2009, was declared a drought year. Cut to June- July 2009. Crops failing for want of rain, pictures in newspapers of farmers looking skywards, expectantly, all portrayed an image of the India of the 1950s. It looked rather sad, since those vivid images were a stark contrast to the image of emerging India that we generally perceive.
Cut to October 2009. A deluge in South India. A catastrophe that has not been encountered for over 100 years. Villages submerged, people dead, crops devastated, the rice bowl of India affected adversely. Before I was to leave Hyderabad, I was not too kicked about leaving behind a perfectly cool climate, to come to Mumbai, which I knew would be in her 'midsummer blues'. But I was also relieved to finally be able to travel at a time when there would be no flight delays thanks to bad weather in Mumbai. And surprise surprise, all such expectations were killed, when we were told that BAD WEATHER in Mumbai had delayed the incoming flight. All of us were stumped, since it is rather uncharacteristic for 'bad weather' to prevail in clear skies October! But then again, this whole confused weather pattern is unprecedented. Right from the frigid winter of 2007, in Mumbai, to the current rain patterns, it is bizarre! As though the Earth were screaming for help, by sending these incomprehensible signals.
And as though on cue, we have this whole impasse on the climate change dialogue. Confucius once said, " He who does not economise will need to agonize" Seems apt in the light of our current climate issues. I'd put in a post earlier (of outcomes and interests) on how expecting the emerging world to co-shoulder the climate change burden in a 50:50 manner along with the Americas and Europes of the world was almost certain to lead to a deadlock, with no amicable solution emanating thereof. And now, the UN General Assembly meeting has achieved just that, with everyone playing the penguin game - one where everyone waits for another to take the lead. In a classic case of what psychologists call 'mistaken attribution', the focus was more on WHO was responsible and WHO was not doing what was to be done, than on a clear idea on WHAT needs to be done to tackle the challenge as a global community. Here are some statistics in the map to prove why such circumlocutory behaviors are circumspect! The logic / rationale behind the developed world blaming their laggard approach on the lack of 'co-operation' from the emerging world is absolutely not justified.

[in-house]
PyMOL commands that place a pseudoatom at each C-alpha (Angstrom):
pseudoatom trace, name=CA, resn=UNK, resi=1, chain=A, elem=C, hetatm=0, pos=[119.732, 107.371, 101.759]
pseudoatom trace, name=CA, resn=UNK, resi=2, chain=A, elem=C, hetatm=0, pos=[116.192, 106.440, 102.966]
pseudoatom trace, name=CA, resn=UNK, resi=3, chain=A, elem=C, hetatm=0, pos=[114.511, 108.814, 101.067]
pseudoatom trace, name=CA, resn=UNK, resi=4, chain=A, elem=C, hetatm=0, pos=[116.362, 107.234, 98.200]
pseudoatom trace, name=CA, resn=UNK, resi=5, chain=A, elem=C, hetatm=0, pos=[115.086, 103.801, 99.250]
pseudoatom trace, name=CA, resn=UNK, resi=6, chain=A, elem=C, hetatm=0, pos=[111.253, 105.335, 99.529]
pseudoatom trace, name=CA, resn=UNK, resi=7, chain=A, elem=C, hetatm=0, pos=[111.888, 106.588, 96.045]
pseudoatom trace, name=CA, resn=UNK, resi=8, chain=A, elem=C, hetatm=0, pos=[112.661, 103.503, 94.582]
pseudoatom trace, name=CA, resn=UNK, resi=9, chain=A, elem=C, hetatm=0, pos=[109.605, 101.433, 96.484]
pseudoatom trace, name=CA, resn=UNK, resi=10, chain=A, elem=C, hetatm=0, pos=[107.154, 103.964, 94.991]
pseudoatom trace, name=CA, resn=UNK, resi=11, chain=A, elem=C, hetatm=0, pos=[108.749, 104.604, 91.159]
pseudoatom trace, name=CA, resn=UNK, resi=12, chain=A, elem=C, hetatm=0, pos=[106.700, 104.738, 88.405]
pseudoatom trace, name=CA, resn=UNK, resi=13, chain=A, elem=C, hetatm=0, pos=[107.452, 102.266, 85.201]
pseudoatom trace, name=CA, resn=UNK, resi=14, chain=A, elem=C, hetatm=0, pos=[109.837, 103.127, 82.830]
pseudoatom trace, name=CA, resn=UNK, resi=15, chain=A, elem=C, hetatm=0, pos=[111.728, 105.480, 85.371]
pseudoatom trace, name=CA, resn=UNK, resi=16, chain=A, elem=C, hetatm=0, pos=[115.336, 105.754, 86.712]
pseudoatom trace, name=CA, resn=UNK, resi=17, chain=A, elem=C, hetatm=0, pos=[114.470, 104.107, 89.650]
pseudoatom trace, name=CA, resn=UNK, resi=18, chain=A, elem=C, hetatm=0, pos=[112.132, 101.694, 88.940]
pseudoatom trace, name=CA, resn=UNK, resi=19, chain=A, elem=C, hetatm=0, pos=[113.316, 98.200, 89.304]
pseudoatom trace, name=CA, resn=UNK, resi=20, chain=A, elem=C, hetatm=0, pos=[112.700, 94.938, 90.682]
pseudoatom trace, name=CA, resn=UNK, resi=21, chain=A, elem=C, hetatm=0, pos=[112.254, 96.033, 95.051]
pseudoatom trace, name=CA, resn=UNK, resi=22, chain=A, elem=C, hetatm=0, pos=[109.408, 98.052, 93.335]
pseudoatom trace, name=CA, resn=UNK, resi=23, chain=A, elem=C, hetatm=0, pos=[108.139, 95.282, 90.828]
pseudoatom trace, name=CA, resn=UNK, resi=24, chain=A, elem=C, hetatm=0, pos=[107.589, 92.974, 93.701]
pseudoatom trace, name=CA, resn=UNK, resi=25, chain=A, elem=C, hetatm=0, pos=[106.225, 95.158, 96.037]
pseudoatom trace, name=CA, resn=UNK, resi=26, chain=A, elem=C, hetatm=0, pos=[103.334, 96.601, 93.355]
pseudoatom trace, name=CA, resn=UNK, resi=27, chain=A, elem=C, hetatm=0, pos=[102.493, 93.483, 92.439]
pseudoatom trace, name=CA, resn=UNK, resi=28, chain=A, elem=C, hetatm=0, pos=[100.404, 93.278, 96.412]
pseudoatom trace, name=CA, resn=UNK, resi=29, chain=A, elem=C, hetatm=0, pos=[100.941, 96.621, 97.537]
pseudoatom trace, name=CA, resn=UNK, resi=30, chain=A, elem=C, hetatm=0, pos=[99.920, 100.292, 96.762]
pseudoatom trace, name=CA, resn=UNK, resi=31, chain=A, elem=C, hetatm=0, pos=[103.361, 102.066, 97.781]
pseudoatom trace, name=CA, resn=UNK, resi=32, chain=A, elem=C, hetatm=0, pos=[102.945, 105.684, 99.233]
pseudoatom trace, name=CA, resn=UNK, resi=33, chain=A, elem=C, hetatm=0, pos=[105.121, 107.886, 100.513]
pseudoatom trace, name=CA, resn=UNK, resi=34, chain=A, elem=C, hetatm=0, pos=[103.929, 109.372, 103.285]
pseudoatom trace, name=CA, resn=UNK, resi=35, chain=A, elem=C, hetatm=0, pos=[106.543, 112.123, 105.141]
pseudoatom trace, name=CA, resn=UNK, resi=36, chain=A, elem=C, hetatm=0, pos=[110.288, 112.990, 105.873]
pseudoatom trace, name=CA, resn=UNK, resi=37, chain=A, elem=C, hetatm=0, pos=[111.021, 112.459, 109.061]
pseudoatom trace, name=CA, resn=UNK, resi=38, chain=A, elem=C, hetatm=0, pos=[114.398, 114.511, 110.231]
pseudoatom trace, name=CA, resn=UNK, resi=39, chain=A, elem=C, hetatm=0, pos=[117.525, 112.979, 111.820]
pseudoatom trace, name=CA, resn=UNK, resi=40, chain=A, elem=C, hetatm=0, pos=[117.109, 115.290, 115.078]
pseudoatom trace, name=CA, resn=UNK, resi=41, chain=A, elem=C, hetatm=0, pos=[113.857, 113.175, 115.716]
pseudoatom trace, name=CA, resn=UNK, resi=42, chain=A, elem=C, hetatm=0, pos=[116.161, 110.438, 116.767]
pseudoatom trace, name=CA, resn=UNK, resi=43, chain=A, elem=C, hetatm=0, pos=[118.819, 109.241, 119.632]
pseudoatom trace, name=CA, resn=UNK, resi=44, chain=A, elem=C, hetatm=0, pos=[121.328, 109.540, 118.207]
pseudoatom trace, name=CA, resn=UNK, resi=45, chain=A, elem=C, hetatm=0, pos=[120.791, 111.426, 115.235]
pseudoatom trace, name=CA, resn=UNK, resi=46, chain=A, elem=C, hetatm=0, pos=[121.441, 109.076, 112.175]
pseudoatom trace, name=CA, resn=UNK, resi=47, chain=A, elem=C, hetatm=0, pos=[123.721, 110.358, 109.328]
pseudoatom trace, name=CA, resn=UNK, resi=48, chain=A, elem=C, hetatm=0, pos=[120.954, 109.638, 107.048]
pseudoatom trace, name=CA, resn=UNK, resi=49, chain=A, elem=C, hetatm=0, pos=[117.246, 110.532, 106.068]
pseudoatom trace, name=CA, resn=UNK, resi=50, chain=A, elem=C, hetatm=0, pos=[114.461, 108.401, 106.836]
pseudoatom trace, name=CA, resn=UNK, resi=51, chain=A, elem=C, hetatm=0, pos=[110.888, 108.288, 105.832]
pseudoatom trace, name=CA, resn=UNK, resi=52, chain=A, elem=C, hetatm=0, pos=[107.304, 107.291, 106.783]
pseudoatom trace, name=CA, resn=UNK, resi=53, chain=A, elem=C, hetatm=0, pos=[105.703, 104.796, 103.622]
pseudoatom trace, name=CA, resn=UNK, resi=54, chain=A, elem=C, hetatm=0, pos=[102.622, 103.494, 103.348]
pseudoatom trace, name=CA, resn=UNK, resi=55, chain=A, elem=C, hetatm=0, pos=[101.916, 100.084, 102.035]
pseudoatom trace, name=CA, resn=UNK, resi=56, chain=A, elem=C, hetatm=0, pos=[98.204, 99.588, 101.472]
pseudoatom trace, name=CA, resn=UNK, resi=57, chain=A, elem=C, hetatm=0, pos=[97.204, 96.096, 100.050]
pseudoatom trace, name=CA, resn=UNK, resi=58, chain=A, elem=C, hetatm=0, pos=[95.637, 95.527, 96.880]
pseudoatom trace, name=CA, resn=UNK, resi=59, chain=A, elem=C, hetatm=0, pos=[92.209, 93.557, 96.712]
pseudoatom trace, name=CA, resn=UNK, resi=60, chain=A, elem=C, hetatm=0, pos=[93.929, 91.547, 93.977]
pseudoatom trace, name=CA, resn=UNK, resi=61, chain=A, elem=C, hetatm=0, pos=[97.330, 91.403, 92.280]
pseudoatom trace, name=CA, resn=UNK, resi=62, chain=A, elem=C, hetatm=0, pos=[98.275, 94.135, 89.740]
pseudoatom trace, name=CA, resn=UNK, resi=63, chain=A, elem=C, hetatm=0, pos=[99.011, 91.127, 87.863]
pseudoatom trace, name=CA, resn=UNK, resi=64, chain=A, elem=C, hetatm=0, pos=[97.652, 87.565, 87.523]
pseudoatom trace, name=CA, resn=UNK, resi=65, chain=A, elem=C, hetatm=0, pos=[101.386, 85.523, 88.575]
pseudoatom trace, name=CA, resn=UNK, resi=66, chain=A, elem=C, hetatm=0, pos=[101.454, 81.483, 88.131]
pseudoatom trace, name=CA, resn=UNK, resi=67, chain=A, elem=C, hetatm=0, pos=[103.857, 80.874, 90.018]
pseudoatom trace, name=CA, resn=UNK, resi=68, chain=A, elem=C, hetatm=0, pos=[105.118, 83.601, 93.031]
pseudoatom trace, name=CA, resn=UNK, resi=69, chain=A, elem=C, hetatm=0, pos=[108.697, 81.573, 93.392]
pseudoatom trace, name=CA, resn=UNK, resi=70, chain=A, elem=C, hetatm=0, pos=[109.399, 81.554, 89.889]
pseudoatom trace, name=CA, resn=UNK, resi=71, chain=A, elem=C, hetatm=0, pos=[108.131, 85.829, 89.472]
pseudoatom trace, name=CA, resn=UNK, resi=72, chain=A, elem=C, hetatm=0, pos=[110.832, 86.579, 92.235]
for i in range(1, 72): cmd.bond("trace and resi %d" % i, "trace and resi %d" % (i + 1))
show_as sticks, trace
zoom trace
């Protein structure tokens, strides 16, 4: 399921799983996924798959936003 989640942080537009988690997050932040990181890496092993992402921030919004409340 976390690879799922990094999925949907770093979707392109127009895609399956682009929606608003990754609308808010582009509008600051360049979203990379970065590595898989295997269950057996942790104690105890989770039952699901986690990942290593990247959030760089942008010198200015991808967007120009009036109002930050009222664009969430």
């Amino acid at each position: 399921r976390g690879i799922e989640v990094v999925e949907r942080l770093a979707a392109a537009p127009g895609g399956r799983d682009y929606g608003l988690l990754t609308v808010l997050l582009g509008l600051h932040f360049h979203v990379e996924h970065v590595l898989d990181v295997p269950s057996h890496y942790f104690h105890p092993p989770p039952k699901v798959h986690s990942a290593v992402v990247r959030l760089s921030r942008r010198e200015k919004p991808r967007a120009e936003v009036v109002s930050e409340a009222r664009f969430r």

The fact remains that the world is screaming for action. We need to act before it is too late. Mumbai, on the west coast of India is served by the South-west monsoon winds from June to September. Geography lessons in the lower classes had taught us that India has 3 main seasons - summer, winter and monsoon. And we also had specific months when these seasons would prevail. But imagine a classroom conversation of the future, if we don't take the cries of nature seriously -
"Teacher when do we have summer in India?"
"I can't say with certainty".
"Teacher how do crops grow?"
"Only with the blessings of God, since rains are never dependable"
What can we as the next generation do? Well, the usual stuff that we already know of, cut auto emissions, since that is the one portion of the emission story that is clearly in our hands. And on another level, we must use climate change idealogies as a guiding factor while choosing our elected leaders.